Covid Shines Spotlight on CEO Pay

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As the healthcare industry reels from the impact of Covid-19, many are searching for cracks in the system that need to be fixed if we’re going to be better prepared for pandemics in the future. 

 

Scrutiny on CEO pay

 

One area that’s falling under scrutiny is our hospitals’ approach to CEO pay. This might not be an obvious place to look for disaster preparedness, but as a recent Axios article pointed out, CEO pay now far exceeds our spending on research. In 2019, CEOs made four times the amount allotted to the CDC for research on emerging infectious diseases. This understandably raises some concerns. 

 

The downside of increased scrutiny on CEO pay is that it could impact a healthcare organization’s ability to attract and retain top executive talent at a time when competition for these professionals has never been tougher. Attracting and retaining executives has also never been more important to the survival of organizations under financial strain, especially those in rural areas that are particularly dependent on their leadership.

 

Competition and turnover

 

Competition for executive leadership has resulted in unprecedented turnover rates. According to the American College of Healthcare Executives, hospital CEO turnover has held steady at 18% for the past five years, representing “the longest period during which turnover has remained elevated to this level since the study began in the early 1980s.”

 

The average tenure of a hospital CEO is now only 5.6 years, and 67% of executives who leave an organization are recruited away.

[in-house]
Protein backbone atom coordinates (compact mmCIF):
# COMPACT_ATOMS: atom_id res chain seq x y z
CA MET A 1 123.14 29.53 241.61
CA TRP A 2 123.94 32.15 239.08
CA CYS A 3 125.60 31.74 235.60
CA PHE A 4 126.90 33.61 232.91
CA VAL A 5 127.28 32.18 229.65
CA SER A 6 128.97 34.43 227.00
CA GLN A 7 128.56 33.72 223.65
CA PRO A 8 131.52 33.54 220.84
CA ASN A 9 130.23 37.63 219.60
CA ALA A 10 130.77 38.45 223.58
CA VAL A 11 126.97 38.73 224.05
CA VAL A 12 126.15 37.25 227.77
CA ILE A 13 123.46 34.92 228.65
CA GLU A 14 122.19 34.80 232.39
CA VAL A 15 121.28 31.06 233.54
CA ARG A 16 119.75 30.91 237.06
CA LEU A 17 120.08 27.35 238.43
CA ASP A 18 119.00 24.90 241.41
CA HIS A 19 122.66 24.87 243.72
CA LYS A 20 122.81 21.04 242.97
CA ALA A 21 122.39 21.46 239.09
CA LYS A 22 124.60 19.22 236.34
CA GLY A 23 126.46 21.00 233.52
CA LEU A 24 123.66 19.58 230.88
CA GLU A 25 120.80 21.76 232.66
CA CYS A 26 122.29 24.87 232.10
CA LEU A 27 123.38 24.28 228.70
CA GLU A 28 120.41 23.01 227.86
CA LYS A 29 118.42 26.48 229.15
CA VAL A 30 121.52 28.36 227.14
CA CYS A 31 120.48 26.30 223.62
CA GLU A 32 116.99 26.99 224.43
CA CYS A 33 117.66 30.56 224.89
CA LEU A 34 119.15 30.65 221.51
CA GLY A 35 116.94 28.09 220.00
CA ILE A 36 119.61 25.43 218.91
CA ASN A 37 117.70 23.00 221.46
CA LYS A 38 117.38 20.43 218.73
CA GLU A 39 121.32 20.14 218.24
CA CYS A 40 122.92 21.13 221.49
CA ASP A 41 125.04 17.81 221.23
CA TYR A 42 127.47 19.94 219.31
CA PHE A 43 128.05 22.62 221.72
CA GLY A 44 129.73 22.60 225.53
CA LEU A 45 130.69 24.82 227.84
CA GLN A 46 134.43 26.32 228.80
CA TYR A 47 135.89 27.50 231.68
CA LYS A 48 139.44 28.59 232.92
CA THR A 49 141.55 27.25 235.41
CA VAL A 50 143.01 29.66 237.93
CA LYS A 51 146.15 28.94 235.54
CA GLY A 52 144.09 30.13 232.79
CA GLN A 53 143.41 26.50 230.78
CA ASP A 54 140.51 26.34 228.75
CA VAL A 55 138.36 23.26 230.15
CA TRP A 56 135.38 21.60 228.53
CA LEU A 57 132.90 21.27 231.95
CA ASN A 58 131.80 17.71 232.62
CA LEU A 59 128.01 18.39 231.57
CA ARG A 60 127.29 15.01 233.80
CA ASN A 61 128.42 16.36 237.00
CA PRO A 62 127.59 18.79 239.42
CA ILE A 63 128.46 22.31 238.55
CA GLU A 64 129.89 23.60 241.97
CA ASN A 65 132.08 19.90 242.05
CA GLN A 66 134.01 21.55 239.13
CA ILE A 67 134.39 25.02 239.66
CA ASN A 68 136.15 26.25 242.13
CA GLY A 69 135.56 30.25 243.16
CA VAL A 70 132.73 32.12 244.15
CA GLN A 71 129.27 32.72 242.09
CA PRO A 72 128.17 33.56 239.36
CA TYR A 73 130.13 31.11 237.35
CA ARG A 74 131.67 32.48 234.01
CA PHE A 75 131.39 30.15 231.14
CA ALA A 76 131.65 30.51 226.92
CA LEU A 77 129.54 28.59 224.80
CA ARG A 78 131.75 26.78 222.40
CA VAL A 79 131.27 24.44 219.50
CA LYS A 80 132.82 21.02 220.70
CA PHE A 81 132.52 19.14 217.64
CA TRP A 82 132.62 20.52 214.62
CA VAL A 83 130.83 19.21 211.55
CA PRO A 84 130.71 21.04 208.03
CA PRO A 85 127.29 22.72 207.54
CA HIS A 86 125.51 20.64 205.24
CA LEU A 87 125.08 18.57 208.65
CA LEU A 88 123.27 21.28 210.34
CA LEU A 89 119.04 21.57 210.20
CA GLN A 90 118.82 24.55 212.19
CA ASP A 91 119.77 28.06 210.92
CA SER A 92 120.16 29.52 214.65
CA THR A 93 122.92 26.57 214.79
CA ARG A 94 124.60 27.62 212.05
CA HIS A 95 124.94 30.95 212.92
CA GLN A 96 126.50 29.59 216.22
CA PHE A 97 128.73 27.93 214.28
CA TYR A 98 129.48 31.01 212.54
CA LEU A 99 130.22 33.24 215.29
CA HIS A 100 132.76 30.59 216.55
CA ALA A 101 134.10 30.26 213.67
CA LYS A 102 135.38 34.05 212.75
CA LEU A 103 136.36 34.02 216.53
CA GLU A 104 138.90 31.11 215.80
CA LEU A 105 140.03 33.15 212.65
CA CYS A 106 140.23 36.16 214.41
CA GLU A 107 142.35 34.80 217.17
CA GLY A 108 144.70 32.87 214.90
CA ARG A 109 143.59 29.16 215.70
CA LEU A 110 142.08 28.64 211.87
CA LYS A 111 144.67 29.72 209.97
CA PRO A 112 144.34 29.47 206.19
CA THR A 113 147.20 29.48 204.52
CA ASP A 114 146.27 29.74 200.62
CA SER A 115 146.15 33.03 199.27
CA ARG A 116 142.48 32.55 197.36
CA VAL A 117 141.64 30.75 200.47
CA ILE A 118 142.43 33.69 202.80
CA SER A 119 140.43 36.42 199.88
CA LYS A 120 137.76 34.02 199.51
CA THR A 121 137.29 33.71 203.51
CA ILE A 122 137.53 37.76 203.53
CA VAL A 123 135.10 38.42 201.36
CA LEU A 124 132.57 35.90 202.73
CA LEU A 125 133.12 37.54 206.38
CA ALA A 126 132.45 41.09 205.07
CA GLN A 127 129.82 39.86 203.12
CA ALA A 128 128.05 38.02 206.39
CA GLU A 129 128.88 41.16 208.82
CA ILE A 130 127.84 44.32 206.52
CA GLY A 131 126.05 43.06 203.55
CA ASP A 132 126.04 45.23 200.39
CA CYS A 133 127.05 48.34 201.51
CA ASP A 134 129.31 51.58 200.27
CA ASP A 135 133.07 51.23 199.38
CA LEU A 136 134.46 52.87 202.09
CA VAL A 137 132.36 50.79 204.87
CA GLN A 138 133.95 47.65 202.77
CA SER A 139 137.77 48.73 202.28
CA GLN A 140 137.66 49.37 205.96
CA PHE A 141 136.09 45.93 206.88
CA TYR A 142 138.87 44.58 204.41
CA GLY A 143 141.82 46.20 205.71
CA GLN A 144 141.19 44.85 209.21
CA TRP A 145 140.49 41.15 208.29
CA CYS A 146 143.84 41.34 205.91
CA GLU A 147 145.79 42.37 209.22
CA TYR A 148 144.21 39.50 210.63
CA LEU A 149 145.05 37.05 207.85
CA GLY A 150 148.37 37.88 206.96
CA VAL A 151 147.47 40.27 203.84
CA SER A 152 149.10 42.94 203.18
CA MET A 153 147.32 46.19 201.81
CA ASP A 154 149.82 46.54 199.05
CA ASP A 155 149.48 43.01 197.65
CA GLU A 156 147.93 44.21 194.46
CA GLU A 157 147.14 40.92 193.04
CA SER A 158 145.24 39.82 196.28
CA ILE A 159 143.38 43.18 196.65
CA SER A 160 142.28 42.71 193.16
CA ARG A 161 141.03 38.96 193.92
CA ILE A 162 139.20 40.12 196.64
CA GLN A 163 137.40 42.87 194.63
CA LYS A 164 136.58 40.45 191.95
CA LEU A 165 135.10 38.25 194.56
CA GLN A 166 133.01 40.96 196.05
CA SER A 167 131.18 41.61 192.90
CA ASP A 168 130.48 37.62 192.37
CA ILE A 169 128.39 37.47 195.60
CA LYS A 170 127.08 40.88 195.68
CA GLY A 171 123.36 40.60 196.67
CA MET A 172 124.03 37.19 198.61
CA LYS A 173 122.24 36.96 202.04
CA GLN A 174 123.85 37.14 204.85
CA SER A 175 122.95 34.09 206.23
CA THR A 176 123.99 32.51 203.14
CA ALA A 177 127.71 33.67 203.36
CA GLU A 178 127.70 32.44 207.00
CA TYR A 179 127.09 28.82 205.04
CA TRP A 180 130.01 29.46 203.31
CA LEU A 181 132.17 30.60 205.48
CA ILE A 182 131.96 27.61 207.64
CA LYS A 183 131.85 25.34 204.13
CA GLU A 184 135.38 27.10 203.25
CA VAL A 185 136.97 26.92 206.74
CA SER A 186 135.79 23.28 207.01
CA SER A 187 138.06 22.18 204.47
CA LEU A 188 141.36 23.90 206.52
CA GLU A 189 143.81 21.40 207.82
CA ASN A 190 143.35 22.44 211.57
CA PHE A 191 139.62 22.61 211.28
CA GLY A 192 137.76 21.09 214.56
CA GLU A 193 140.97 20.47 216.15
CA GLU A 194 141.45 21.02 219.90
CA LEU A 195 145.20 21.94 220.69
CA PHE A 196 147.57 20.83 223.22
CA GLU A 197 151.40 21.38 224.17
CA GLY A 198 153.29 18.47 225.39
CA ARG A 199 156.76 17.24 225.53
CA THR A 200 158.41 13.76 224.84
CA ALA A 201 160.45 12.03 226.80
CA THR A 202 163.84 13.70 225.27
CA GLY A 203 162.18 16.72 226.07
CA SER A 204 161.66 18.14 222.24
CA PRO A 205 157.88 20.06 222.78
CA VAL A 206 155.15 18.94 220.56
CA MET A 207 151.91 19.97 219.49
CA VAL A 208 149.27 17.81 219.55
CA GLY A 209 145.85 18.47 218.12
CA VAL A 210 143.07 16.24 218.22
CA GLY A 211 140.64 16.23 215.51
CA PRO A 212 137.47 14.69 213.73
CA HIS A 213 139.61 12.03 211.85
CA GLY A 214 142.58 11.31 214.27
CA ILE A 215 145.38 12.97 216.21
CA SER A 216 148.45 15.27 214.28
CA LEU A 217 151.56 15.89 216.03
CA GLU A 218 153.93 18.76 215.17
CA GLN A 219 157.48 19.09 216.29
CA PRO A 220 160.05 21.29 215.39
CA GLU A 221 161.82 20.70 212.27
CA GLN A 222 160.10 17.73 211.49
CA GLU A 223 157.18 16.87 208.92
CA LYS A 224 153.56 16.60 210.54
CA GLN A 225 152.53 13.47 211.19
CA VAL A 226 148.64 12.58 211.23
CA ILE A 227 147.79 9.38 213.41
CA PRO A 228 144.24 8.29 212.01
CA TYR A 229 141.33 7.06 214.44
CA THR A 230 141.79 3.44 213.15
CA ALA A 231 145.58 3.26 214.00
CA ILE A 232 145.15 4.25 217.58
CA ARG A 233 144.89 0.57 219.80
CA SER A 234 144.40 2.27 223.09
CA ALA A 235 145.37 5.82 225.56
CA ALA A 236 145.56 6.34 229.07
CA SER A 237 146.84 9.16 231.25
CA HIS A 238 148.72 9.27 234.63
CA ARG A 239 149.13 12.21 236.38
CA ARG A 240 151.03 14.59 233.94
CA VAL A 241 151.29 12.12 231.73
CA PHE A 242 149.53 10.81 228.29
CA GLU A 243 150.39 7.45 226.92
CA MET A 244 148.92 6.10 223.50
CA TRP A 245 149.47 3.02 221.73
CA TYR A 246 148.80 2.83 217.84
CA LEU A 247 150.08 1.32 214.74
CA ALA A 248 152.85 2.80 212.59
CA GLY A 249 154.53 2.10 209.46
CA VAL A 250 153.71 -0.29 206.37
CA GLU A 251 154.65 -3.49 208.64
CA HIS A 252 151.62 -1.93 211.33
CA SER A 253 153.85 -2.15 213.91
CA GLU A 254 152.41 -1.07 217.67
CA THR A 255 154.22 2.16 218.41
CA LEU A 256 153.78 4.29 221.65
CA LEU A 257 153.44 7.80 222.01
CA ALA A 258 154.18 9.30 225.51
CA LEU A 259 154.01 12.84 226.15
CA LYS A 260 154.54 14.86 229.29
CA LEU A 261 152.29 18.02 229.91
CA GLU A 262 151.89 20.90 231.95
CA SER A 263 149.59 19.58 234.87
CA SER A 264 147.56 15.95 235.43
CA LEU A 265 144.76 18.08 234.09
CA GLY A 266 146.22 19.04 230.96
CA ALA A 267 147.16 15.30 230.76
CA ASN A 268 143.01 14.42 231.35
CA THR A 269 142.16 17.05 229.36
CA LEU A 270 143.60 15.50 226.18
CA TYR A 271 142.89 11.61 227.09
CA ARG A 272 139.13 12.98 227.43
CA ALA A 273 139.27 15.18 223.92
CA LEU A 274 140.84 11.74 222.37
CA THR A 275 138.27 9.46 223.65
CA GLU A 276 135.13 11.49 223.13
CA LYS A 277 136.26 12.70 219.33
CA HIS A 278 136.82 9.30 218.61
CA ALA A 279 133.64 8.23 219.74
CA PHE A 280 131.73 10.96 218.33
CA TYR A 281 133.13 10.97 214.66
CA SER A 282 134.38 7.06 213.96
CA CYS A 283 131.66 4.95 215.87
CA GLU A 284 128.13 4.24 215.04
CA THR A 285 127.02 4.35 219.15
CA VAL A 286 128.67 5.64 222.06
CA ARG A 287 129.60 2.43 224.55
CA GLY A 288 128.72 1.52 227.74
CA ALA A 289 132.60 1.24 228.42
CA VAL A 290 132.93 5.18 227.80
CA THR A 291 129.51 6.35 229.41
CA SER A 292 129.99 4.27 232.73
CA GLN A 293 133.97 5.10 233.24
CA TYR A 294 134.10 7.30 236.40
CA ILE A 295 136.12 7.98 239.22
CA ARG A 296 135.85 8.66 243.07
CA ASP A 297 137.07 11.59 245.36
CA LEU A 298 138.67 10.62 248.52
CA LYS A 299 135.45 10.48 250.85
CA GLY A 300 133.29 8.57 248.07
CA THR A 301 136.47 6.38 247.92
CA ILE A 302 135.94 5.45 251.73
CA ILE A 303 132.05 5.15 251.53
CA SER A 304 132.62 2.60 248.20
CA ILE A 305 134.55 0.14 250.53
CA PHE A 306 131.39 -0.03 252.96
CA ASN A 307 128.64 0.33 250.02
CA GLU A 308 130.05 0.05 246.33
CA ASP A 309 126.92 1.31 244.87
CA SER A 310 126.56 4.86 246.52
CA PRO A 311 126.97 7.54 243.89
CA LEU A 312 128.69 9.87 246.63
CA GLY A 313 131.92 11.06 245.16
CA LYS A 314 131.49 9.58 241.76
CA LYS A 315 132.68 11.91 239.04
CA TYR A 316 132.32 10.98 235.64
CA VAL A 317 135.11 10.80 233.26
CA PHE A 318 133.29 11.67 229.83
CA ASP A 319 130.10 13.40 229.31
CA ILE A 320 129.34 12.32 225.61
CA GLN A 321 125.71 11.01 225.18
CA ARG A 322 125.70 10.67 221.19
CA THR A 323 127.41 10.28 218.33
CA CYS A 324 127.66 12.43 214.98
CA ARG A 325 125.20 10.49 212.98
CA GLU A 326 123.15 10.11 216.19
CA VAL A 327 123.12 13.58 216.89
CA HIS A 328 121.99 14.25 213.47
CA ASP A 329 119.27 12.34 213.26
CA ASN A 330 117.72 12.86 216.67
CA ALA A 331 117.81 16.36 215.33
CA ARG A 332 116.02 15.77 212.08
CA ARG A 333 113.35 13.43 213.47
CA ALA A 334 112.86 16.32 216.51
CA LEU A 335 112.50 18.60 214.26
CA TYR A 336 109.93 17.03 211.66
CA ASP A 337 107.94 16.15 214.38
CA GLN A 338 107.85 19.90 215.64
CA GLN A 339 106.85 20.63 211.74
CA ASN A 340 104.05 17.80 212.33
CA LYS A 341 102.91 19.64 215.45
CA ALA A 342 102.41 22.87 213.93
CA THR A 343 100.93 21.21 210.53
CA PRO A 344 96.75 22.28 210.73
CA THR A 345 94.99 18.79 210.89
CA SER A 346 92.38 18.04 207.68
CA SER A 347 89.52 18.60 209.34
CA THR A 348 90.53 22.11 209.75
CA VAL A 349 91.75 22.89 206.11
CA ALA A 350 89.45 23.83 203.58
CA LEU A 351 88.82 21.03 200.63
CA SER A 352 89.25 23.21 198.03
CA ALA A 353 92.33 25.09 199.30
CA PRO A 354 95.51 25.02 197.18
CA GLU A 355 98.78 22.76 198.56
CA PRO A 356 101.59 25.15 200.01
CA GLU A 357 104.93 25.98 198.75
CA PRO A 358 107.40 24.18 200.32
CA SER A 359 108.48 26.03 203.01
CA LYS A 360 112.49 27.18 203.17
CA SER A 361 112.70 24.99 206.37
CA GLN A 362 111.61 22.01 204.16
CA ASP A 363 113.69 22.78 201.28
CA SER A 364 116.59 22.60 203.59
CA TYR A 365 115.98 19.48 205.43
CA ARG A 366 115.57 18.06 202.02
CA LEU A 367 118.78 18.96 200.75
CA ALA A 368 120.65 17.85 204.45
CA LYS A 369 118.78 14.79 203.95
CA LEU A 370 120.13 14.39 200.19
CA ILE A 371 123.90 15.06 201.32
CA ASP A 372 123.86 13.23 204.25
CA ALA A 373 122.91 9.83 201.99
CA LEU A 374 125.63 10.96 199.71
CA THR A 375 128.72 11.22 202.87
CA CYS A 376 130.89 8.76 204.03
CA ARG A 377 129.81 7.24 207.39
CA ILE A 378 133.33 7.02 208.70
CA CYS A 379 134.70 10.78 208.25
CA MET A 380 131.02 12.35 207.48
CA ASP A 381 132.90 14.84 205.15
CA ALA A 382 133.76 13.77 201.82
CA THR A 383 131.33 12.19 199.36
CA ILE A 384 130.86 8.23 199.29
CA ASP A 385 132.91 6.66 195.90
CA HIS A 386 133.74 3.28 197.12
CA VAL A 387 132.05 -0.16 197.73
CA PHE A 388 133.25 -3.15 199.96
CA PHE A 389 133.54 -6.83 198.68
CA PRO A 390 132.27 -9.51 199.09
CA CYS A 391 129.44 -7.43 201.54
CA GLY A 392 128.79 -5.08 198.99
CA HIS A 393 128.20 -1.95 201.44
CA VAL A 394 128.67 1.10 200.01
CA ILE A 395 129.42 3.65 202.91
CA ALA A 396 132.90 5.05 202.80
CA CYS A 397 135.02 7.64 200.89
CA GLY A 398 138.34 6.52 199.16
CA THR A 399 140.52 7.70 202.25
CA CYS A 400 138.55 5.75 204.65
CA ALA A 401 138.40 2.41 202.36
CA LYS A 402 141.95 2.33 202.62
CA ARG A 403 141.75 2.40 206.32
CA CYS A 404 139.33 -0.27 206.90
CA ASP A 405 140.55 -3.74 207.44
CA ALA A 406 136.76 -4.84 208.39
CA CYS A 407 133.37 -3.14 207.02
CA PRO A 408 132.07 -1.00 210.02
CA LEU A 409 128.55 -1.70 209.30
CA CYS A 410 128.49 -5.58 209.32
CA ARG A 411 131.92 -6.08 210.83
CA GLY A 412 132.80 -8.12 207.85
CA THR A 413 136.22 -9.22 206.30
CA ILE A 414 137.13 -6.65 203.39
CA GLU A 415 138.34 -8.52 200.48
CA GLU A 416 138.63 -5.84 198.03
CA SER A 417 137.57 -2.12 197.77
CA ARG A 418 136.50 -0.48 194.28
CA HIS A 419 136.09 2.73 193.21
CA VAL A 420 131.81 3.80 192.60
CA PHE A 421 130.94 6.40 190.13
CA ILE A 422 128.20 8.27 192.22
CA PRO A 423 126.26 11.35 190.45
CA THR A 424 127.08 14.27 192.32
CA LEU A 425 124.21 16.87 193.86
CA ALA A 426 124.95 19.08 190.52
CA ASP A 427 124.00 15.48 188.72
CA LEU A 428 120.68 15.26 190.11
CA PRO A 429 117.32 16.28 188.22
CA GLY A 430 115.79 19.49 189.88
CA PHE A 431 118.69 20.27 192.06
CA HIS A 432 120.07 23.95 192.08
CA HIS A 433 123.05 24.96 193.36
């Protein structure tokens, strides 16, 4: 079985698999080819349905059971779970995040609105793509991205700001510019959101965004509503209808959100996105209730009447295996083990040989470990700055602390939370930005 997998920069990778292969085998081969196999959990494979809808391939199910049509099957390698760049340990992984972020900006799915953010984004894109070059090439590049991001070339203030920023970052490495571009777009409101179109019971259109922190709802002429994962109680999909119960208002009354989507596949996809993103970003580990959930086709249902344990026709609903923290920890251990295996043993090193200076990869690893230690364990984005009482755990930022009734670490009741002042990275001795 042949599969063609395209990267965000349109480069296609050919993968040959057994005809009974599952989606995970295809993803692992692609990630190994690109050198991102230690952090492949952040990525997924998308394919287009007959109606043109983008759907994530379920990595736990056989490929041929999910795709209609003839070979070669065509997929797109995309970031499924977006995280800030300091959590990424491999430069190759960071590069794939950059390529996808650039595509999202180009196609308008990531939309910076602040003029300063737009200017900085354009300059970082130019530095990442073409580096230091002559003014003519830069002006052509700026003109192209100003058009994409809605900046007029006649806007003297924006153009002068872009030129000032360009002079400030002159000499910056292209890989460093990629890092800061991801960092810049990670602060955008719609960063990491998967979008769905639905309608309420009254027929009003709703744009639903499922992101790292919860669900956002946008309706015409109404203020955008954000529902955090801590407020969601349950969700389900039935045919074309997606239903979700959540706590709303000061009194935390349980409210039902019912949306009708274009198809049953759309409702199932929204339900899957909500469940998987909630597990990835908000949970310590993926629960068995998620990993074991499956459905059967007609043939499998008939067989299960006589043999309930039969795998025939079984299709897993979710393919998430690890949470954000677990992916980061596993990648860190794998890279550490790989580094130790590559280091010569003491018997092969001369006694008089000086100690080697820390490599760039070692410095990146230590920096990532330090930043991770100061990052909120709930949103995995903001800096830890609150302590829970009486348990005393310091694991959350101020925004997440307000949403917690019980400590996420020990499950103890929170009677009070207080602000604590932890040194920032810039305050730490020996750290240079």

High executive turnover rates can have a severe impact on healthcare organizations. From a cost perspective, the consequences can be enormous. Some industry experts say the cost of losing a CEO can beanywhere between four and eight times the amount of the CEO salary.” 

 

Furthermore, when leadership changes frequently, it can create inconsistency or ambiguity around strategic goals and priorities. This affects how resources are allocated, and ultimately, it impacts the quality of care patients receive. 

 

Pay better, not more

 

If increases in executive compensation is viewed as politically challenging in your market, how can you attract and retain the right professionals in today’s competitive environment?

 

We believe the answer lies in paying better, not more. 

 

The Healthcare Executive Advantage Plan

 

MaxWorth’s Healthcare Executive Advantage Plan uses financial vehicles to create benefits that incentivize executives to remain with the organization until retirement. Reduced turnover helps organizations avoid the cost of replacing its executives. To ensure that the program is sustainable, HEAP incorporates a cost-recovery vehicle that allows organizations to recoup a portion of the cost of the program. 

 

By creating these financial advantages, HEAP can help organizations attract and hold on to their executives in an increasingly competitive environment without putting them at risk of being criticized for excessive compensation.

 

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